Following the birds:
I left New York nearly a year ago with my eyes set on the West Coast. My destination was the Cosumnes River Preserve (CRP) in Galt, CA. That opportunity was a CLM internship with the Bureau of Land Management. My experience was great. So great, in fact, that I decided to reapply to the program and see if any new/fun opportunities presented themselves.
During my last few semesters of college I began to dabble in fisheries courses. Prior to that, nearly all of my attention and study was focused on plants, because plants are awesome. What I soon found out, however, is that fish are pretty neat creatures too (and I find the fieldwork to be more fun). Some of my experiences at the CRP further reinforced this newfound notion and I began seriously looking into opportunities for fisheries experience.
Now, I am in Klamath Falls, Oregon working with the Fish and Wildlife Service with the main focus on working in their Sucker Assisted Rearing Program alongside another CLM intern. Before hearing about this opportunity, and unlike Galt (which I had never heard of prior to my internship there, although it now has a place in my heart), I had heard of Klamath Falls before. This is perhaps unsurprising for birders or anyone working or interested in the Pacific Flyway. As it turns out, the Klamath Basin is also popular among birds and their enthusiasts. I had, however, never really heard about anything more than that. I wrapped up with some volunteer work at the CRP just a Friday prior to my start here, and as I did so, I realized that like many of the birds that had called the Central Valley home for the winter, I too was soon to be migrating north along the flyway*.
*Whether or not this is a sign of some deep connection with the birds, I cannot say. Although, much like them, I am happy to be escaping the heat of Central Valley summers.
View of Mount Shasta and Part of Klamath Falls
Details of the position so far:
As part of the Endangered Species work here in Klamath Falls, there is an ongoing propagation effort to rear endangered suckers (Lost River and shortnose suckers) as supplements to the existing populations. These populations are battling many factors outlined quite well in the USFWS’s Revised Recovery Plan for both species. For the sake of keeping this post relatively concise (mostly, to save me having to write them all up for you), I am including a link to that plan.
USFWS Revised Recovery Plan (Lost River and shortnose suckers):
Working in this program has already provided a good variety of tasks. On a day-to-day basis, the suckers require tending and some slight monitoring. This means things like checking water temperatures (adjusting if necessary), feeding, salting (when needed to help prevent disease and parasites), and checking for mortality or abnormal behavior (hopefully, unlikely). Being a relatively new project, with a moderate amount of troubleshooting and amending plans for efficacy and to resolve unpredicted errors, there is a fair amount of maintenance/construction required as well.
Once fish are big enough, they are released back to their normal stomping (swimming) grounds (waters). In our first week here, we were able to assist in the release of quite a few fish. This process involves netting fish out of their holding tanks, scanning them for PIT tags, transferring them to the release site, acclimating them to the water at the release site, and then ultimately releasing them. They are then free to face whatever the future has in store for them (hopefully not too much predation or too many harmful algal blooms). A pretty good description of this process can be found at the following link:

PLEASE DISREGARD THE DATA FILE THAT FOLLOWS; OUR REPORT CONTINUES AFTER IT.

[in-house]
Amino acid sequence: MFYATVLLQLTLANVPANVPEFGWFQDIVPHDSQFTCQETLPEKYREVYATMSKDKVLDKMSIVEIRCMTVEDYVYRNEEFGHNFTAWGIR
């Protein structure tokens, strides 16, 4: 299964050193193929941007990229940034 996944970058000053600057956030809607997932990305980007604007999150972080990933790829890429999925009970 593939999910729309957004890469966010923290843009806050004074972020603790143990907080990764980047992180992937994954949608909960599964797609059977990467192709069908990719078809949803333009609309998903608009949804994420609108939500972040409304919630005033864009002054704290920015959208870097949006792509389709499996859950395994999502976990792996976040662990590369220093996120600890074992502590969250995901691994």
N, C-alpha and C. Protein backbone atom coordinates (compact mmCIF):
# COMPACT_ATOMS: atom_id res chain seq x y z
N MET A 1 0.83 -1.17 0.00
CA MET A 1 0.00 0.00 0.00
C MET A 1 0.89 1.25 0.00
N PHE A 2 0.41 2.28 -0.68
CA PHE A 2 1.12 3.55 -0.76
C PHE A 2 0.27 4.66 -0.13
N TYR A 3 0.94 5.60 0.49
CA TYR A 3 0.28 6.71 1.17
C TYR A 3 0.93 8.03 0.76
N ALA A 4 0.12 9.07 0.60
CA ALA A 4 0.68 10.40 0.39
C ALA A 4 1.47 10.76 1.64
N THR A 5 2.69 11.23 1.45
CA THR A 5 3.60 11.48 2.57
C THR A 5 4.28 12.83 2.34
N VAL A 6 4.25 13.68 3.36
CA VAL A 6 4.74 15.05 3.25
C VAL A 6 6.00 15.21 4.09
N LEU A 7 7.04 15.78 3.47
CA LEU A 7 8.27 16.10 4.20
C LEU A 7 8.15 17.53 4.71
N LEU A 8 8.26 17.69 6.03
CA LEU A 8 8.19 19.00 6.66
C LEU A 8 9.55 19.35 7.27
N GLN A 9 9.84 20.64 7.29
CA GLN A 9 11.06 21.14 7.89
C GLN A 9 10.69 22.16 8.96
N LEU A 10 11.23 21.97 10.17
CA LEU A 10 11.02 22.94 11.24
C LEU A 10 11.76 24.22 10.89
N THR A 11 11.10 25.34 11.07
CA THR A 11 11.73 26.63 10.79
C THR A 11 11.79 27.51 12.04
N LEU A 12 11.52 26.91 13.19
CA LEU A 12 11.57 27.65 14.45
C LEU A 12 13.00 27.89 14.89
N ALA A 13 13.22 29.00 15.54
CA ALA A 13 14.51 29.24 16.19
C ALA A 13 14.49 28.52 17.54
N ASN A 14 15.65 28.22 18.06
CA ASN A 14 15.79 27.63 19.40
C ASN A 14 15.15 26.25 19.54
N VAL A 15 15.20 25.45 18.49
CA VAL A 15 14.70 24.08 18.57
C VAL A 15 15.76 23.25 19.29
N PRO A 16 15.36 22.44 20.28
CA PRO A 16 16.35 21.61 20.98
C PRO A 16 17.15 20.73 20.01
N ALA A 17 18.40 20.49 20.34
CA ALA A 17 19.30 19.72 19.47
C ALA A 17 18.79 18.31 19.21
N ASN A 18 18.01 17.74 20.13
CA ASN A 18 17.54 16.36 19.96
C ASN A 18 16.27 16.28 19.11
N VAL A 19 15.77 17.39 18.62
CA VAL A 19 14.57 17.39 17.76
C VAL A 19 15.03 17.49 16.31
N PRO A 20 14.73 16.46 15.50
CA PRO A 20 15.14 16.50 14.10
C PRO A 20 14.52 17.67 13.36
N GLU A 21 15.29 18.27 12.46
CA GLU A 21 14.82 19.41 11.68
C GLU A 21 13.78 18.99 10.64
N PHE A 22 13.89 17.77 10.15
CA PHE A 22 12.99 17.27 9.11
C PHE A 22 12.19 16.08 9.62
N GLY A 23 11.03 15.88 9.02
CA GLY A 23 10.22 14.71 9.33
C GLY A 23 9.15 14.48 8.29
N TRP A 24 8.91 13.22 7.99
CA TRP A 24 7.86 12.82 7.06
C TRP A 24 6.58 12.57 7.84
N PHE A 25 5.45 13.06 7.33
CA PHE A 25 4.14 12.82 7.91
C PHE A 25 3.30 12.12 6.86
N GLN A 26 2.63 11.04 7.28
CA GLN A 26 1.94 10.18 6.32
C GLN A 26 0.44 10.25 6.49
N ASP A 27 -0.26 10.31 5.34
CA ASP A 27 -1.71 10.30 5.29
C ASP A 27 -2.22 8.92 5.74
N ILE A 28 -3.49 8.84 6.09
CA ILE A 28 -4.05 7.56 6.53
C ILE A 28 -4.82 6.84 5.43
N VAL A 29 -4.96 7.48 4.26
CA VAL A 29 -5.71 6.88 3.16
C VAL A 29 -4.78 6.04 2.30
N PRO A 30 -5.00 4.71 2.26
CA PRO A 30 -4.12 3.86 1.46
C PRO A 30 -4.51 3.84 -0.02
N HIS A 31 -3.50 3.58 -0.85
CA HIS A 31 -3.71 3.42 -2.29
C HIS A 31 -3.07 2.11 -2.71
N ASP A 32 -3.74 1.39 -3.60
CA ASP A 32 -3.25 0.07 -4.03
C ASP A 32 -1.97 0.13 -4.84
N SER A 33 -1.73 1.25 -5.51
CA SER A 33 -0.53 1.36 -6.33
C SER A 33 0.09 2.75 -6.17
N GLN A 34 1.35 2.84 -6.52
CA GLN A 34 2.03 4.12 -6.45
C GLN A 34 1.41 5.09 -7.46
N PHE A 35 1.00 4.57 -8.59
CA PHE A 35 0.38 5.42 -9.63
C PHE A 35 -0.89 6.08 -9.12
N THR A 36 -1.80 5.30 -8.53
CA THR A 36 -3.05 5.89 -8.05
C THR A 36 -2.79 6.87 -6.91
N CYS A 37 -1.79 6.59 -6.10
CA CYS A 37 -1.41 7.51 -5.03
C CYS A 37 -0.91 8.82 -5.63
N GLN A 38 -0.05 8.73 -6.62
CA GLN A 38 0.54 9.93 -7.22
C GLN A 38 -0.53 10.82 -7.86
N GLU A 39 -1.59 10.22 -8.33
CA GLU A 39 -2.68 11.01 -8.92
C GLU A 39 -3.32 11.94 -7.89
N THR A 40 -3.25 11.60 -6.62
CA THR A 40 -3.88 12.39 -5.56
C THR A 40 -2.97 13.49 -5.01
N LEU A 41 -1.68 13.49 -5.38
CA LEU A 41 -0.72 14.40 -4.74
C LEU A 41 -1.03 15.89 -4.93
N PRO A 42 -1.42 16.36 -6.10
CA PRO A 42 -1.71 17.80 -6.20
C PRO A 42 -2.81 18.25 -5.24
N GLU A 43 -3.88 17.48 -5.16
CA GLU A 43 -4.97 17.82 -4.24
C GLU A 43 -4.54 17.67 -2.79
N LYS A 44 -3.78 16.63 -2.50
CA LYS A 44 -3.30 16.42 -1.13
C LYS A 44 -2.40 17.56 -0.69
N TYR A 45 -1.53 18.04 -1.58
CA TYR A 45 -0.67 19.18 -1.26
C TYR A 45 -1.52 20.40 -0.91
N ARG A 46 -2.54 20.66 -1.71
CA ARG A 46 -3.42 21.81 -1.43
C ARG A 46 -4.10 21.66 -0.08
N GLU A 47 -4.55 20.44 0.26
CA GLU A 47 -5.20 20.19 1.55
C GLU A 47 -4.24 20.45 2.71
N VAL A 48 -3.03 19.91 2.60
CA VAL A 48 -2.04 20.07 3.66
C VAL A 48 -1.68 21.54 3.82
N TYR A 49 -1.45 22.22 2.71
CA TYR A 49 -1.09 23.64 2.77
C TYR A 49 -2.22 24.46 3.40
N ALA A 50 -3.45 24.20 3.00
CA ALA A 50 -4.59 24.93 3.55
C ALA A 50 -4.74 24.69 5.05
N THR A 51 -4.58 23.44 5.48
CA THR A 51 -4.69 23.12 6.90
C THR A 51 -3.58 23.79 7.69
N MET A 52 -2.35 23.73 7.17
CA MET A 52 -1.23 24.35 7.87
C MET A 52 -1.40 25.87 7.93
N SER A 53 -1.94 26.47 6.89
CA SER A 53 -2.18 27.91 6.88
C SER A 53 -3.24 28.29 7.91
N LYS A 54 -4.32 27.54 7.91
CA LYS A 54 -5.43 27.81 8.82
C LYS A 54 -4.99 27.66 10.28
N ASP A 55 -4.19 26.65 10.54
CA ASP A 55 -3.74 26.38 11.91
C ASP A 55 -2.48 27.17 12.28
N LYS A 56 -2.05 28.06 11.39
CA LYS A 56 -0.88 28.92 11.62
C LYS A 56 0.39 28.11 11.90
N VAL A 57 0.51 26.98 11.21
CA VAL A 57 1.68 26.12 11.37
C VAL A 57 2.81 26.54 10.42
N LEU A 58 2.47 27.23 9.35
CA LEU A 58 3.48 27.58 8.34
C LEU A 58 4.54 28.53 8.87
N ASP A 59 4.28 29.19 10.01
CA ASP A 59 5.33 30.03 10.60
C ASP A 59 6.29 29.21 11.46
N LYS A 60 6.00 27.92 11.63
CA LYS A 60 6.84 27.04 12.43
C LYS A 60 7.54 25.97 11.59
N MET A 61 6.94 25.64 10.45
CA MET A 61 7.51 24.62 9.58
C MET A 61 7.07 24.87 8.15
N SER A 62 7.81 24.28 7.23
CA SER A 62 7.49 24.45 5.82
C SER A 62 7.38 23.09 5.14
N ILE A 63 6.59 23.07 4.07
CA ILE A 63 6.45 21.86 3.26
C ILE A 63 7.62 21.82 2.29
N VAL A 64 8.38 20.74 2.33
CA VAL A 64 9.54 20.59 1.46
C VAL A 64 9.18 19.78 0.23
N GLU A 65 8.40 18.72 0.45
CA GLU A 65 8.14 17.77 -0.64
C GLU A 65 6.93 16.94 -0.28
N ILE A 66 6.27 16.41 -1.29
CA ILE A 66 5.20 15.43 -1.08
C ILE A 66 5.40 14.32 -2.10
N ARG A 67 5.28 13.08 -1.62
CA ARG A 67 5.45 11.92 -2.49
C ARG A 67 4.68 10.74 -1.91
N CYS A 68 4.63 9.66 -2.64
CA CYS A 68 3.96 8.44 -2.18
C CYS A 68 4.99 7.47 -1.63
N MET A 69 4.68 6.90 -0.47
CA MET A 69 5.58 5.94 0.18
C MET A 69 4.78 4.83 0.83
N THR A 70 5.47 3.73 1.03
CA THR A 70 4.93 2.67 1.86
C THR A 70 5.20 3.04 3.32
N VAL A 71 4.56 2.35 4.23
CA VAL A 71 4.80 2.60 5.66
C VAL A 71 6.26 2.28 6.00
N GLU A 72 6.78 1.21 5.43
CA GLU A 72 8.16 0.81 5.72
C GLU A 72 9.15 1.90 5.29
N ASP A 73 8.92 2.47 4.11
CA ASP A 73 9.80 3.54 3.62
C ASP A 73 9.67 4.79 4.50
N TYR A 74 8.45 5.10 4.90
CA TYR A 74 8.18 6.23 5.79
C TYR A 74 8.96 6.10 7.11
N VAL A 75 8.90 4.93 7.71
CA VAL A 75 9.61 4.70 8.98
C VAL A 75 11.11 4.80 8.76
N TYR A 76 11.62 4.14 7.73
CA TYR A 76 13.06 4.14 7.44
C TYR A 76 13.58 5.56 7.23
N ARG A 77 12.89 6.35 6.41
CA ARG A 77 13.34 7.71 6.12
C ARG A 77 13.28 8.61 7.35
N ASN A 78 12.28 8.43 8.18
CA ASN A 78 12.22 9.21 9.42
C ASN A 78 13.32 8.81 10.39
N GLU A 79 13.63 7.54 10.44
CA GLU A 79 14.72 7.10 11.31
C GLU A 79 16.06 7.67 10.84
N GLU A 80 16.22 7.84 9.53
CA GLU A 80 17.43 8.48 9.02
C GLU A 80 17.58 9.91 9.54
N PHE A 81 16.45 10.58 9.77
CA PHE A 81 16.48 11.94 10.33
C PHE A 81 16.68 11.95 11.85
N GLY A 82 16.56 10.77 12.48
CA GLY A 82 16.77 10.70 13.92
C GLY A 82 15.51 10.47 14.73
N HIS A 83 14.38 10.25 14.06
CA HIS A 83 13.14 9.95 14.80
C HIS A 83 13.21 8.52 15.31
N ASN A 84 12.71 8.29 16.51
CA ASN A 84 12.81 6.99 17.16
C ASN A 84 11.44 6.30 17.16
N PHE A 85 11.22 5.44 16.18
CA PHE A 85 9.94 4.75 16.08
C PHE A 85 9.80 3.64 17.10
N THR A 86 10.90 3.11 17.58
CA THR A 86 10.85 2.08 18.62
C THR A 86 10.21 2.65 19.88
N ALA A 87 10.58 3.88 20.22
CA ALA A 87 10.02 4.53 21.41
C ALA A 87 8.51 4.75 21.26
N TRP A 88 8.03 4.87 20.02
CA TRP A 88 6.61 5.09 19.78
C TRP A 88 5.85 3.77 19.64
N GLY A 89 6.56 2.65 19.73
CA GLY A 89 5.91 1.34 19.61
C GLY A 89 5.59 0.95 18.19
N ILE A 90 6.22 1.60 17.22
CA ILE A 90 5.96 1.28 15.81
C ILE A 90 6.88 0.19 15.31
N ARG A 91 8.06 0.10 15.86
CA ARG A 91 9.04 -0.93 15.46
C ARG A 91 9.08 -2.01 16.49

When studying any animal it can be important to observe their movements. This can range from daily movements to more broad movements (i.e., migration). This helps folks to better understand when, where, and why a species of interest is utilizing an area. I leave plants out in this regard, because, as I assume we all know, most plant/plant-like things are not moving about in quite the way that animals do. Here at the office, this means that 200 of the reared suckers (~180+ mm in total length) are receiving radio tags.
Now, one doesn’t just put radio tags in fish all willy-nilly. Much like any surgery, there are some things to consider. How big do the fish need to be to receive the tag and be able to function/survive with it? Where will the tag be installed? How do you prevent them from tangling while they recover from surgery and await release? In order to address these questions proactively, staff here at the office organized a trial run to make sure their procedure would work effectively and efficiently. Lucky for us, we were able to sit-in on the operation (and assist with some small details) and it was quite an experience (add fish OR assistant to the resume?)
Our time here would feel unfulfilled if we did not get the opportunity to see some mature adults heading upstream to spawn, so we headed out for a couple of days with Bureau of Reclamation staff to do some monitoring and tagging of suckers at a place called Gerber Reservoir. Using trammel nets, we caught suckers (and some bycatch—perch, crappie, bass, and bullhead). The adult suckers were scanned for PIT tags, inspected for parasites/disease/or injury, measured, sexed, identified, and had a PIT tag inserted (if they were lacking one) before being returned to the water to go on their merry way. To summarize: We caught some big suckers*.
*While uncertain of the origins of this colloquialism, and the extent of its use in rural-American parlance—I like to believe it comes from a long-fought, line and tackle battle with a member of the Catostomidae. For instance, “Holy cow, that’s a big sucker!” Again, whether this is the case, I assuredly cannot say.
Looking forward to another great season.
USFWS-KFFWO (Klamath Falls, OR)
*Any opinions expressed herein are my own.